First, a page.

Teachers need to consider when to use technology and when not to use it. Careful decision making about technology use is essential, especially when integrating technology into the already established curriculum (Ball & Stacey, 2005). When requiring my student teachers to include technology in their unit plans, I emphasize the difference between improving the lessons with technology versus just adding fluff. Technology should be included when it helps the students discover, visualize, and investigate the mathematics and helps them do mathematics with higher cognitively demanding tasks; it shouldn’t be added merely because it is required. Both Battista and Van Auken Borrow (1998) and Scher (2005) stress that the main purpose for using computer software is to open up discussions with students and to help students to think about the mathematics in greater depth.
Technology gives students the opportunities to see multiple representations and numerical examples. “Anyone who has seen trained teachers use calculators knows that they can be used to teach ‘thinking’” (Martin, 2008, p. 22). In Using Spreadsheets, Battista and Van Auken Borrow (1998) discuss how the implementation of technology in the classroom might help students’ thinking progress from numerical procedures to algebraic reasoning. If a main goal in mathematics instruction is to create innovative mathematical thinkers, technology gives many students plenty of numerical data to investigate.This approach can help students develop a deeper understanding rather than only mimicking procedures.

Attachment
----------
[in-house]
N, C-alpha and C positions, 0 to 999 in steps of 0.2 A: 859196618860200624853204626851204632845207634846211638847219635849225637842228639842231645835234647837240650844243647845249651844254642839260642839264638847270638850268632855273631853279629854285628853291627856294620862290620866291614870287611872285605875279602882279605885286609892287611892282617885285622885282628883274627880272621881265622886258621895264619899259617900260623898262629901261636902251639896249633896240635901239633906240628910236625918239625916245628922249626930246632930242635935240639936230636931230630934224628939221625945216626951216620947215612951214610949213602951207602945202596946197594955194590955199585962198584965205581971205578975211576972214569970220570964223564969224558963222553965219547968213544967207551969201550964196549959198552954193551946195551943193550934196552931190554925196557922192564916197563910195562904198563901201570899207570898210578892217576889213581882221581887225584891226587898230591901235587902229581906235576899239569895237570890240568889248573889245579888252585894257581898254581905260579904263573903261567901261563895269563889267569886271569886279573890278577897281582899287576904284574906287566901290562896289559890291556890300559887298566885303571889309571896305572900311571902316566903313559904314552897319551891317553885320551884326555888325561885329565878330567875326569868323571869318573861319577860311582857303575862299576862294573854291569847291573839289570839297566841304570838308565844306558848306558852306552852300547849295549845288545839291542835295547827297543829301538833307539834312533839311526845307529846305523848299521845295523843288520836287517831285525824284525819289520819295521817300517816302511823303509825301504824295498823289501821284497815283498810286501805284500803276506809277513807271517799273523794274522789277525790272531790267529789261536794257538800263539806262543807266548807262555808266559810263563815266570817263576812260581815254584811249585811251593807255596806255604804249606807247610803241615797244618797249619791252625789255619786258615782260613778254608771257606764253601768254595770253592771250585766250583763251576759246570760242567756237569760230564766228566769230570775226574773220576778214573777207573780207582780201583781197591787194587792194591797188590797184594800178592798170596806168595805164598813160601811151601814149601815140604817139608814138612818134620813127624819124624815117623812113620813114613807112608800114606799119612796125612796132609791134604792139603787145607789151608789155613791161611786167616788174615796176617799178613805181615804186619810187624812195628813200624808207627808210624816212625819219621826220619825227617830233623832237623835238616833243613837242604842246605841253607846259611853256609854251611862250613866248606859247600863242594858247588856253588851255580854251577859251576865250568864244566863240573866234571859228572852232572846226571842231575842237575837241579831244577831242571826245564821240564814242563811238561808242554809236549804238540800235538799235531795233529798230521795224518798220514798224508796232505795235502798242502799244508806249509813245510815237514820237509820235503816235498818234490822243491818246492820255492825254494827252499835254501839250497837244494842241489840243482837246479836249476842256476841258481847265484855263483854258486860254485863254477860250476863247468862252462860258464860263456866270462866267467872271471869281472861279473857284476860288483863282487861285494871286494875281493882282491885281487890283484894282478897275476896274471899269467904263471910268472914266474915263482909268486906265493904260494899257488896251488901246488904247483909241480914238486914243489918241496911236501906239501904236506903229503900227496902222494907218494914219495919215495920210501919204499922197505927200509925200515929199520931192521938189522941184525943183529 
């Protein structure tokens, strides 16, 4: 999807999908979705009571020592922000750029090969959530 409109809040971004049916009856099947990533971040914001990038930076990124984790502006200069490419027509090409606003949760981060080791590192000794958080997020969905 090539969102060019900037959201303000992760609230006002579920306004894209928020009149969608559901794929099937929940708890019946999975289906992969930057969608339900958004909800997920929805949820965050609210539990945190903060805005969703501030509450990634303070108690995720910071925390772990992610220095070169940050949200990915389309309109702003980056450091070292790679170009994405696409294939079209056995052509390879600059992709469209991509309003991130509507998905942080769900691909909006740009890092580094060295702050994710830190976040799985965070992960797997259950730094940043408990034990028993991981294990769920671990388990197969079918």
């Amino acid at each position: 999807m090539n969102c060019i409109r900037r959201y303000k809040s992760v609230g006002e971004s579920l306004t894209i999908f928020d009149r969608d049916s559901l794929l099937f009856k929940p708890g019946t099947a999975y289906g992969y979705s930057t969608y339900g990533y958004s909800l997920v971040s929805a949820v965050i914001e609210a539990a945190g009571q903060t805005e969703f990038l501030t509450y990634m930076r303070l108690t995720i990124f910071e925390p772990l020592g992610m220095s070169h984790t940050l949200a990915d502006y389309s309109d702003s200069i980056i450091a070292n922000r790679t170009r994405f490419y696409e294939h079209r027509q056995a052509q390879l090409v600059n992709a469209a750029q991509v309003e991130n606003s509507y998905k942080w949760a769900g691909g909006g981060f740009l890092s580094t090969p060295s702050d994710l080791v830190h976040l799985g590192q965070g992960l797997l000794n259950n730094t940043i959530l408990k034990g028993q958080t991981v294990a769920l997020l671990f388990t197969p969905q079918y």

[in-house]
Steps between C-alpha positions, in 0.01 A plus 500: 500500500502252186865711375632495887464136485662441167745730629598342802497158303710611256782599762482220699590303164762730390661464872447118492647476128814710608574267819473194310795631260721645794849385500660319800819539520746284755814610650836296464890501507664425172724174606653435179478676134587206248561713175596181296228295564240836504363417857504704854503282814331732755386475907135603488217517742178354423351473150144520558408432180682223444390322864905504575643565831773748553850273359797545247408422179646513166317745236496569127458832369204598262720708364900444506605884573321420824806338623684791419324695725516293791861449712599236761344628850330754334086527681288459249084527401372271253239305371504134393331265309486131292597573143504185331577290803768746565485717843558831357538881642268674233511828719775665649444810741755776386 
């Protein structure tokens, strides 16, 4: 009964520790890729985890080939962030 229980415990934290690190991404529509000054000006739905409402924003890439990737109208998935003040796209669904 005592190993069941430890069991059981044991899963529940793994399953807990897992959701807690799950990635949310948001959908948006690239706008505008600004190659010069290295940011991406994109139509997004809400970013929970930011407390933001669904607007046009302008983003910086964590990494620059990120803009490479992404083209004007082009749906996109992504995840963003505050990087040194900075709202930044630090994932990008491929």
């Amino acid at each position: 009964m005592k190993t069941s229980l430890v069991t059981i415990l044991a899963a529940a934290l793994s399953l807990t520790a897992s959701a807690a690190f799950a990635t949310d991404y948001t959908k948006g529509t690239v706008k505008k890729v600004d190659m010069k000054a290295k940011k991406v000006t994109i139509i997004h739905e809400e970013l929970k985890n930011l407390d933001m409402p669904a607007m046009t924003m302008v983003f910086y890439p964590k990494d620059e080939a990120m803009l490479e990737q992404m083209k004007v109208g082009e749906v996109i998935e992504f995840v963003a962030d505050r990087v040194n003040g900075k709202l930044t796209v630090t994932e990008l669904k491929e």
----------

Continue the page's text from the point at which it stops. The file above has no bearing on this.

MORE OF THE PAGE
Technology has improved many of my previously traditionally based lessons by adding more connections, understanding, and inquiry. I can remember, when teaching high school, holding up a piece of paper and spinning it around an imaginary axis to simulate determining the volume of a function revolved around the x-axis. With the program Autograph, the revolution comes to life for students. They can see the function, the area under the function, and how revolving the area creates a three-dimensional figure. Now, when students ask about how the Simpson’s Rule works, technology easily shows parabolas graphically and can be connected to solving systems. These technologies provide higher-level connections than would not occur if one merely gave students the formula. Technology, especially the graphing calculator, has made factoring a foundational concept for teaching zeros, continuity, and other higher-level mathematics concepts.